Experiments on Plant Hybridization
26 November – 18 December, 2010
Dianne Tanzer Gallery
Melbourne, VIC

articipants are invited to join an amateur horticultural adventure to rediscover lost cultivars of edible and otherwise useful plants. In consultation with botanists and seed libraries, we are endeavouring – for a length of time determined by the (growing) number of subscribers – to locate seeds of a given ‘vanished’ plant for distribution to members. If within that time the desired cultivar remains elusive, another closely related rarity will be substituted in its place.

Lost Cultivars Subscription Service: ‘Crown Pea’ (Batch of 24)


he Lost Cultivars Subscription Service hereby sets out on its first expedition, in search of the ‘Crown Pea’ (or ‘Rose’ or ‘Mummy’ pea), a curious variety of edible pea that after 300 years of cultivation in Europe, fell out of favour with the shift from hand-picking to industrial agriculture – for which its dense, crown-like crop and ‘fasciated’ stem, the result of a genetic abnormality once studied by Mendel, were no longer desirable traits. The Lost Cultivars Subscription Service looks forward to a time akin to the 1800s, when peas were commonly available in a vast range of such quirky varieties (unscrupulous seed catalogues not infrequently announcing new ones that could be better described as ‘old friends with new names’), that along with their ease of cultivation ensured a succession of fresh produce over an extended season from May to October.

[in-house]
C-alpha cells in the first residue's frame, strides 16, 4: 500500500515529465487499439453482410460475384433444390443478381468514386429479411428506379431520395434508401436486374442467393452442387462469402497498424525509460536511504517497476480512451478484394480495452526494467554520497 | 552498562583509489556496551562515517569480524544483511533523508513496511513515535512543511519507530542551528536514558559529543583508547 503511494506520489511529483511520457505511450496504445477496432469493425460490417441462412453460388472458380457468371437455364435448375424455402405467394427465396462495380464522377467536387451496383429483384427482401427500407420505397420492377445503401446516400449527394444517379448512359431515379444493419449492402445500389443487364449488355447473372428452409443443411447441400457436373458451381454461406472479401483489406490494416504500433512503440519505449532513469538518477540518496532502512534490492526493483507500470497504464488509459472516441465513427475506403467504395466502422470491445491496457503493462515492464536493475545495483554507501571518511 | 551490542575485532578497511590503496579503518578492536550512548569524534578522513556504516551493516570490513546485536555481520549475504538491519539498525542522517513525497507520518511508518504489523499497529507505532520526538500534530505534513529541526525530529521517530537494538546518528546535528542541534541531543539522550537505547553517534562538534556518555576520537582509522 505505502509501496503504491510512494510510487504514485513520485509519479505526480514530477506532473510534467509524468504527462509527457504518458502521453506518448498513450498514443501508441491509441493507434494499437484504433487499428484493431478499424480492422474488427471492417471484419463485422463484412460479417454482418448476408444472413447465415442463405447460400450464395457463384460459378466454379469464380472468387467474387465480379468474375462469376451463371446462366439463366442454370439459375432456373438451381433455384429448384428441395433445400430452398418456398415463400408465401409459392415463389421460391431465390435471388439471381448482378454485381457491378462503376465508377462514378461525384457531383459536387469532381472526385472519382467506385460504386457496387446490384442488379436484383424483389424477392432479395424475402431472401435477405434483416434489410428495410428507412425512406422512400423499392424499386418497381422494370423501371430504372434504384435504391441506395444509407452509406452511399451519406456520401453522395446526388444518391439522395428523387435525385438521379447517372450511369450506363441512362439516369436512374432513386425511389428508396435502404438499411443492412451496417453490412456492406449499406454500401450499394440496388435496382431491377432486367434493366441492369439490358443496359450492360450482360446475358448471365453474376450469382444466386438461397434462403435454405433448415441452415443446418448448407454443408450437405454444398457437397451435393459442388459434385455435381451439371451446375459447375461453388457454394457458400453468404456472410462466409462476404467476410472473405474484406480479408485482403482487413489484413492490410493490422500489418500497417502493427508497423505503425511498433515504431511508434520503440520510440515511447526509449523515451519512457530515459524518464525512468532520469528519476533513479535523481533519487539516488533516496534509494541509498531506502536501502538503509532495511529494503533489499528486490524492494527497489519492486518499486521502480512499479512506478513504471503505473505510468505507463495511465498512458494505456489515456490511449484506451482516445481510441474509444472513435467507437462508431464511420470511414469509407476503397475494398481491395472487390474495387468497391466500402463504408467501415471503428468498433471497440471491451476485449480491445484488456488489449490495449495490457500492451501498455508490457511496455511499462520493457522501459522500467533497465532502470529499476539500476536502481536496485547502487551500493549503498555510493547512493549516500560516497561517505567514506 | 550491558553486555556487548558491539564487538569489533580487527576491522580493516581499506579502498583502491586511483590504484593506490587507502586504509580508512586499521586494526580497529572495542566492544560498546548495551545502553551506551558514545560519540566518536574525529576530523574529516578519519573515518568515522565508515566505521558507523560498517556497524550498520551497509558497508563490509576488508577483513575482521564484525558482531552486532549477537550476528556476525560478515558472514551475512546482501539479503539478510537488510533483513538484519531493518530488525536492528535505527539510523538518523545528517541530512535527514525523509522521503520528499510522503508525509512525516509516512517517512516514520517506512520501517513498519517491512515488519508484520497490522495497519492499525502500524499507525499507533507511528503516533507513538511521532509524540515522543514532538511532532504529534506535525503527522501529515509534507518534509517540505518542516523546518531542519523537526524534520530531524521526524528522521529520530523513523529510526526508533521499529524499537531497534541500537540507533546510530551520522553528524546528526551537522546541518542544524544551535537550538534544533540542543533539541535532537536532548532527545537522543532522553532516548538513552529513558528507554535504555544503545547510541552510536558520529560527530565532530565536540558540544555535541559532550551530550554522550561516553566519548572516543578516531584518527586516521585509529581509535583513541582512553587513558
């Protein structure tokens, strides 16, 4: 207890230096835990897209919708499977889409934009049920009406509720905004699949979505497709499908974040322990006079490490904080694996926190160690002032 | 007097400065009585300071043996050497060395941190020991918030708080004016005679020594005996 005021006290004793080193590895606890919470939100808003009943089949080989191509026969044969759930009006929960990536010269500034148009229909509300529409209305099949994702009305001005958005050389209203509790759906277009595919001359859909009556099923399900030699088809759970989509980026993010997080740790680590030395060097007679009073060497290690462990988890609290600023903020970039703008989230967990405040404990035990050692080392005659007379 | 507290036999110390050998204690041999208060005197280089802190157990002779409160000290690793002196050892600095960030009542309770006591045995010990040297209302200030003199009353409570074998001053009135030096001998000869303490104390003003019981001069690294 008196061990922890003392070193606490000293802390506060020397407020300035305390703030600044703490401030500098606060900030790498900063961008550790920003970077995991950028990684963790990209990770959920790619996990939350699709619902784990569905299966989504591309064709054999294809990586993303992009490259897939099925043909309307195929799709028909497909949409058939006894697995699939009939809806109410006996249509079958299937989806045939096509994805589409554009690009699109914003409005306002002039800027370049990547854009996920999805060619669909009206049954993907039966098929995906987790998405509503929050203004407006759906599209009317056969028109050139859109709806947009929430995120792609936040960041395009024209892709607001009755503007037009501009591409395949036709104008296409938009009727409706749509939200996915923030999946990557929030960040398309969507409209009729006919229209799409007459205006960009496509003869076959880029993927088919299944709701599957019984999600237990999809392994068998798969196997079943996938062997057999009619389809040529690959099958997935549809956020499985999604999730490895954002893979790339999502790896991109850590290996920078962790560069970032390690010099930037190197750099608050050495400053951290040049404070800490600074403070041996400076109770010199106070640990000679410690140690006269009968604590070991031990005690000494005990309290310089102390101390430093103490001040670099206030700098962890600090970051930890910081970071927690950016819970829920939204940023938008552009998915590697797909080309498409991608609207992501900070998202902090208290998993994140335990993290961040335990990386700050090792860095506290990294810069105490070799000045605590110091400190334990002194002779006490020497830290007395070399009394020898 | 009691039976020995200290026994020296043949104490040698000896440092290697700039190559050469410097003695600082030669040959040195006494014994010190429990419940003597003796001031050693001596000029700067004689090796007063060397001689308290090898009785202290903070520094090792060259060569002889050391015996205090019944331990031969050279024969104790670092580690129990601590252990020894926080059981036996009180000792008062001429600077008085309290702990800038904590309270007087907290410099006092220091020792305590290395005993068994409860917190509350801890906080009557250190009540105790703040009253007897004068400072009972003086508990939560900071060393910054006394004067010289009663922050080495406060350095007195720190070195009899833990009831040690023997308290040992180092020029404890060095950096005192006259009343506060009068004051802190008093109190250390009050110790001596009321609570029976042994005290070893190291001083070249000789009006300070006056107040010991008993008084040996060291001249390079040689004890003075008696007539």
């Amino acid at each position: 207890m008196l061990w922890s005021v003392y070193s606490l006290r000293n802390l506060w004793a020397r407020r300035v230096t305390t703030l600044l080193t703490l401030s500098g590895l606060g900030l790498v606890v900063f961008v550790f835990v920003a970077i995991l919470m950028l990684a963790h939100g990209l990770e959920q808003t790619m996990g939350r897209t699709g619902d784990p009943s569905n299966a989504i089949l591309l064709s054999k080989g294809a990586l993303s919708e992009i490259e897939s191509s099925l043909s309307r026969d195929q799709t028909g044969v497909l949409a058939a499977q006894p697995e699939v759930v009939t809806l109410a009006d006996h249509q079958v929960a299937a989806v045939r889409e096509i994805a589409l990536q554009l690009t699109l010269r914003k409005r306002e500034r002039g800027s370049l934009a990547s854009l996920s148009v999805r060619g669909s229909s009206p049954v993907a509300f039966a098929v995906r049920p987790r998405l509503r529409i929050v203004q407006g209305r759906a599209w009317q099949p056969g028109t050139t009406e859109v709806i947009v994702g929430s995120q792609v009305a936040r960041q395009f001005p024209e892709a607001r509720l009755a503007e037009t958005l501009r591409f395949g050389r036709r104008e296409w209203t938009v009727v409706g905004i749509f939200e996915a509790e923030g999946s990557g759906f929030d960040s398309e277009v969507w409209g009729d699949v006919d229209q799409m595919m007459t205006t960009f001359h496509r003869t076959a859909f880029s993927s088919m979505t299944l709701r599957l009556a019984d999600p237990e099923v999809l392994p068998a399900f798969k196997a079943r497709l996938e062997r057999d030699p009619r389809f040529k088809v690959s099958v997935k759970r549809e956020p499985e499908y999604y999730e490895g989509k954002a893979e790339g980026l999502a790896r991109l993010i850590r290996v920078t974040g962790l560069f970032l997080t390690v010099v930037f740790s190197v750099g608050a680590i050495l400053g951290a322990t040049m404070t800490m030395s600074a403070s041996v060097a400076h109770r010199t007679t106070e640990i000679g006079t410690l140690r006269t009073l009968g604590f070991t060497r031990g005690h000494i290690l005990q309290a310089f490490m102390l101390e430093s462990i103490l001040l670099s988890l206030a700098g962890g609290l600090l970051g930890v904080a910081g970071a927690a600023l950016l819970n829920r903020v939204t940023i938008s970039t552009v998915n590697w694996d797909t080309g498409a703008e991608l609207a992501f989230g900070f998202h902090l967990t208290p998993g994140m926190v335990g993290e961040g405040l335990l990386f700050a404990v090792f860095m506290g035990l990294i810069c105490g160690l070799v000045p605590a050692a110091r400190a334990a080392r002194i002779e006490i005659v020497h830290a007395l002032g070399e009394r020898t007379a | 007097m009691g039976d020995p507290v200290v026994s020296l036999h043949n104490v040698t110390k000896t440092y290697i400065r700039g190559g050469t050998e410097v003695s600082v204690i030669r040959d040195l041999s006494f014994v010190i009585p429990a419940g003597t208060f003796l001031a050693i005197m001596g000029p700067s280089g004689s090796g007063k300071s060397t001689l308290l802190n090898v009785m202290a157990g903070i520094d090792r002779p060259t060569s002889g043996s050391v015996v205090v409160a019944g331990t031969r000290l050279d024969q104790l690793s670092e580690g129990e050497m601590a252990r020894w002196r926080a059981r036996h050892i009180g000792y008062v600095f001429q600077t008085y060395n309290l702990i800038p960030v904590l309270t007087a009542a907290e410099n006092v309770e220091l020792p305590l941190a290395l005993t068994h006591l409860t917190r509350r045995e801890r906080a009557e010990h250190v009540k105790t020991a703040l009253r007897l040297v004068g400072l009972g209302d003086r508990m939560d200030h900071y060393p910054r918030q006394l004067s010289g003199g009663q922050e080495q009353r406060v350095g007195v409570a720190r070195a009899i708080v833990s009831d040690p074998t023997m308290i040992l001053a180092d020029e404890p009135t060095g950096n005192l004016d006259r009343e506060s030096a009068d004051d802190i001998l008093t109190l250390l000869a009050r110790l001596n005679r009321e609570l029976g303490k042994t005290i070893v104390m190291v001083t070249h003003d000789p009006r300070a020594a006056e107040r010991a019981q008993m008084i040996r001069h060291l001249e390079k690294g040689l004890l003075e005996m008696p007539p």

Perfect for hand-picking


Solarplate exposure unit (acrylic on glass, display case, wallpaper)

55 x 55 x 4 cm

Lost Cultivars Subscription Service: ‘Crown Pea’ (Batch of 24)


Solarplate etching on book page and Crown Pea seeds*

13 x 8 cm

he beginning of an ongoing series of works involving collaboration with scientists to locate disappearing plant species, the Lost Cultivars Subscription Service ‘Crown Pea’ offered up to subscribers 24 (as yet) empty seed packets, made from folded pages of the 1950s home gardening classic Shrubs and Trees for Australian Gardens, over which we printed solar etched fragments of the original Crown Pea. The solar etchings were created by drawing onto the glass surface of a display case-turned-exposure-unit, using the Crown Pea’s depiction in the Gardeners Chronicle of 1849, or rather its reproduction today on a small sign in Sydney’s Royal Botanic Gardens, as imperfect reference.

Please note: A limited number of subscriptions are still available for Batch no. 1: ‘Crown Pea’. Contact us for further information.

*Each subscriber contributes towards the project research and will receive their seeds by post in early 2011